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Cell adhesion molecule



Cell Adhesion Molecules (CAMs) are proteins located on the cell surface involved with the binding with other cells or with the extracellular matrix (ECM) in the process called cell adhesion.

These proteins are typically transmembrane receptors and are composed of three domains: an intracellular domain that interacts with the cytoskeleton, a transmembrane domain and an extracellular domain that interacts either with other CAMs of the same kind (homophilic binding) or with other CAMs or the extracellular matrix (heterophilic binding).

Additional recommended knowledge

Contents

Families of CAMs

Most of the CAMs belong to 4 protein families: Ig (immunoglobulin) superfamily (IgSF CAMs), the integrins, the cadherins and the selectins.

IgSF CAMs

Immunoglobulin superfamily CAMs (IgSF CAMs) are either homophilic or heterophilic and bind integrins or different IgSF CAMs.
Here is a list of some molecules of this family:

  • NCAMs Neural Cell Adhesion Molecules
  • ICAM-1 Intercellular Cell Adhesion Molecule
  • VCAM-1 Vascular Cell Adhesion Molecule
  • PECAM-1 Platelet-endothelial Cell Adhesion Molecule
  • L1
  • CHL1
  • MAG

Integrins

see also main article on Integrins

The integrins are a family of heterophilic CAMs that bind IgSF CAMs or the extracellular matrix. They are heterodimers, consisting in two non-covalently linked subunits, called alpha and beta. 24 different alpha subunits are known that can link in many different combinations with the 9 different beta subunits, however not all combinations are observed.

Some sources (for example, MeSH) don't consider integrins to be cell adhesion molecules.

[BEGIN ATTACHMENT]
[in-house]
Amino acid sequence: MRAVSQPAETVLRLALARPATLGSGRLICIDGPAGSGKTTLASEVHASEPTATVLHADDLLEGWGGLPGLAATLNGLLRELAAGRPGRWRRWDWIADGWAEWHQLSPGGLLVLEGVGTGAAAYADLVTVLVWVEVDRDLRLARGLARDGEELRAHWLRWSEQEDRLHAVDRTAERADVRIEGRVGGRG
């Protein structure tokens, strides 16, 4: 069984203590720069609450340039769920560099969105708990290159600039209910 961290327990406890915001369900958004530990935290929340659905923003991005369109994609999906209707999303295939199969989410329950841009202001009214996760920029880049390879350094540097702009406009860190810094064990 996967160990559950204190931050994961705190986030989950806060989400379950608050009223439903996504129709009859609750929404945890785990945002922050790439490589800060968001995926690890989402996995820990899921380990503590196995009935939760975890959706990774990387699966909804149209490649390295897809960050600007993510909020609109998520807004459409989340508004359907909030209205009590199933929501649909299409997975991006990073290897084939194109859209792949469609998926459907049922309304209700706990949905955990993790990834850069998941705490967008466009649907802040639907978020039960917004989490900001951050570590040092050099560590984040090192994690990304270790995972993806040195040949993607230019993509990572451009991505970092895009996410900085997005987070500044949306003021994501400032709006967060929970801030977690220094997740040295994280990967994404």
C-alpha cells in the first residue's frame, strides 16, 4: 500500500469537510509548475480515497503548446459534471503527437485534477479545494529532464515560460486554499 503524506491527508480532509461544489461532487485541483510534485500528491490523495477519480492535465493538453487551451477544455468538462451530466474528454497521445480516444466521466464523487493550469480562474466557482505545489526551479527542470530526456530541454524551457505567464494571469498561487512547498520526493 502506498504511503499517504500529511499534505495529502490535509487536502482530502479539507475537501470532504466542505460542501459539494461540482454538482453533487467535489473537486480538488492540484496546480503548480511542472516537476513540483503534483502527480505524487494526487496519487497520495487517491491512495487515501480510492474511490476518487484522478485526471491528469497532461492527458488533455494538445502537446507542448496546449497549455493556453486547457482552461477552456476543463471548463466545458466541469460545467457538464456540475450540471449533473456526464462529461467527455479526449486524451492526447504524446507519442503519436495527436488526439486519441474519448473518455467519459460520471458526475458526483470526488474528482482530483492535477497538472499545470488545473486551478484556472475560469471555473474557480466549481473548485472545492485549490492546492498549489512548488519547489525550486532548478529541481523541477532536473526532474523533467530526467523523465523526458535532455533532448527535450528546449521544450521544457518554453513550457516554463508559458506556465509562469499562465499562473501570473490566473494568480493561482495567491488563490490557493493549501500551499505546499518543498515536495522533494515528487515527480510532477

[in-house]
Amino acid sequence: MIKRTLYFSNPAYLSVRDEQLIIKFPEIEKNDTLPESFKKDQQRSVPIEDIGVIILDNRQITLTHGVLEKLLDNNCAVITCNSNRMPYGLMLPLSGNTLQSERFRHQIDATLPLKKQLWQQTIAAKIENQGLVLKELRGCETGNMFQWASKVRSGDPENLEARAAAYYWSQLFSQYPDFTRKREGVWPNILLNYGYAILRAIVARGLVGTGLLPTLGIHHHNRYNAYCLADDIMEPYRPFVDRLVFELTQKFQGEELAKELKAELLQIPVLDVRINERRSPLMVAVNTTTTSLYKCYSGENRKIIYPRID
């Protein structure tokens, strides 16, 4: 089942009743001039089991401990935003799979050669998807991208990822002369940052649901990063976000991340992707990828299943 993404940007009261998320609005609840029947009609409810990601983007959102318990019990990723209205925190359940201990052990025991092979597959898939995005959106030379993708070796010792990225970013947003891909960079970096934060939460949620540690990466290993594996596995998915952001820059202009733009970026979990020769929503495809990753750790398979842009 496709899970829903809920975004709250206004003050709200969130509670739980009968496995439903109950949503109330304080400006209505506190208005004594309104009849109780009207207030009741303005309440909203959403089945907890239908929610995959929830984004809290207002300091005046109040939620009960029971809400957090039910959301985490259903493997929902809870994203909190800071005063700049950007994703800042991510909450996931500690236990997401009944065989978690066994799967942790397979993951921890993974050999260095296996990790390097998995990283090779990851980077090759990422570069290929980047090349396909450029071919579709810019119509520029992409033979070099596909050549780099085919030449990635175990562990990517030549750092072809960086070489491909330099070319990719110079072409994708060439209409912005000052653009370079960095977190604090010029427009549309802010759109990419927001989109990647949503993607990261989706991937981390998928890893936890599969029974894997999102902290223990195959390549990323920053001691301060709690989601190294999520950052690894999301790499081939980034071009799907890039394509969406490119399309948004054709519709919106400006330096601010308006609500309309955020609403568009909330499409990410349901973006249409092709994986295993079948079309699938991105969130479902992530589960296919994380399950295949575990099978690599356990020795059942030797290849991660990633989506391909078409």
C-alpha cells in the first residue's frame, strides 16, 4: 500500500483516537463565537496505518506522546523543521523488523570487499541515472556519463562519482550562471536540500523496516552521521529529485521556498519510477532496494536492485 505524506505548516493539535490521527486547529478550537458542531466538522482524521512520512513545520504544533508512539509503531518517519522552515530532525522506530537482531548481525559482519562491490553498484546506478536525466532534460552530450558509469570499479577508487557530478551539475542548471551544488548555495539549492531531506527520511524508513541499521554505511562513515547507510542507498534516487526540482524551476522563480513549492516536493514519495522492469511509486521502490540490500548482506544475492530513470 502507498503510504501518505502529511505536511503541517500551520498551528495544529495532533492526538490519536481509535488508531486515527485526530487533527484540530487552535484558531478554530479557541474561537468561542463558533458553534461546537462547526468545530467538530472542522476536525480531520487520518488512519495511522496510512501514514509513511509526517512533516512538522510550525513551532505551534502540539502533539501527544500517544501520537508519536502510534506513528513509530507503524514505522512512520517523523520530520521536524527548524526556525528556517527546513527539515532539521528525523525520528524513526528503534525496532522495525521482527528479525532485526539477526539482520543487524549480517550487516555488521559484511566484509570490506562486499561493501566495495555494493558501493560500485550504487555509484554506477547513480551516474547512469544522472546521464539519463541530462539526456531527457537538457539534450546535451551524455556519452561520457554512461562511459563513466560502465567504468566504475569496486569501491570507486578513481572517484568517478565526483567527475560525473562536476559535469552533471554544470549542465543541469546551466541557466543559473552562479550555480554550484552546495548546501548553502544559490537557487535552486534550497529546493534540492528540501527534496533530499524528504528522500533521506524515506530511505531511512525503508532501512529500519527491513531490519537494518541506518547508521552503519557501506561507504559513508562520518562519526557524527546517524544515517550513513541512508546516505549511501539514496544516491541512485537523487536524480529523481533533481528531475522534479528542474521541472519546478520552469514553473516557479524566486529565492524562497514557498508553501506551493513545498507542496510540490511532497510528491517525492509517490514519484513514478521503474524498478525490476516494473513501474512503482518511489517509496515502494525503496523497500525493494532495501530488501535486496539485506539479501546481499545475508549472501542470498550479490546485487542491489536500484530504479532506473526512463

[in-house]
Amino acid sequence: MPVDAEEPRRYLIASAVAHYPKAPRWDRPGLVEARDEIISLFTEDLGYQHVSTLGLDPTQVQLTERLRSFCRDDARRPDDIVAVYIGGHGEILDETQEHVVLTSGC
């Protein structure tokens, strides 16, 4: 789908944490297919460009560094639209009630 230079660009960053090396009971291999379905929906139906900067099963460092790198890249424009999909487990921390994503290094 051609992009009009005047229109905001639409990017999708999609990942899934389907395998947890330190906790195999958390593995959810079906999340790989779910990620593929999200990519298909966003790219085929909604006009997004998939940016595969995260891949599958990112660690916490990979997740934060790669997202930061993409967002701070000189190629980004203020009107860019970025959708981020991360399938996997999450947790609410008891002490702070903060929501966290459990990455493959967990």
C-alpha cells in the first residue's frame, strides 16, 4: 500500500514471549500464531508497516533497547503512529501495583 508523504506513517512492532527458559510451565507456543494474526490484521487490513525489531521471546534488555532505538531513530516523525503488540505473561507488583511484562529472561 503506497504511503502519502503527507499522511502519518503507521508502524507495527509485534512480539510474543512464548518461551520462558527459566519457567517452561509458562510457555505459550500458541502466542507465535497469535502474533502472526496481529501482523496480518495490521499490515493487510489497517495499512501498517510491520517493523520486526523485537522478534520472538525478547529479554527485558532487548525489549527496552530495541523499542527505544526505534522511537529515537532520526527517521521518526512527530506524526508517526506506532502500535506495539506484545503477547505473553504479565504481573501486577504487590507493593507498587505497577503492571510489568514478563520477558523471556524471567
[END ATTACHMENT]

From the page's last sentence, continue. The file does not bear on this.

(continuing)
Cadherins

see also main article on Cadherins

The cadherins are a family of homophilic CAMs, Ca2+ dependent. The most important members of this family are E-cadherins (epithelial), P-cadherins (placental) and N-cadherins (neural).

Selectins

The selectins are a family of heterophilic CAMs that bind fucosylated carbohydrates, e.g. mucins. They are calcium-dependent. The three family members are E-selectin (endothelial), L-selectin (leukocyte) and P-selectin (platelet). The best-characterized ligand for the three selectins is P-selectin glycoprotein ligand-1 (PSGL-1), which is a mucin-type glycoprotein expressed on all white blood cells.

Neutrophils and eosinophils bind to E-selectin. One of the reported ligands for E-selectin is the sialylated Lewis X Ag (sLe(x)). Eosinophils, like neutrophils, use sialylated, protease-resistant structures to bind to E-selectin, although the eosinophil expresses much lower levels of these structures on its surface. [1] Ligands for P-selectin on eosinophils and neutrophils are similar sialylated, protease-sensitive, endo-beta-galactosidase-resistant structures, clearly different than those reported for E-selectin, and suggest disparate roles for P-selectin and E-selectin during recruitment during inflammatory responses. [2]

Neurological Diseases Associated With CAM's

Mental retardation and other neurological disorders are attributable in part to disruption of normal cell adhesion

Functions

  • Embryonic development
  • Formation of Nervous System
  • Holding tissues together in adults
  • Inflammation and wound healing
  • Metastasis of tumors
  • Transmits signal into and out of the cell

See also

 
This article is licensed under the GNU Free Documentation License. It uses material from the Wikipedia article "Cell_adhesion_molecule". A list of authors is available in Wikipedia.
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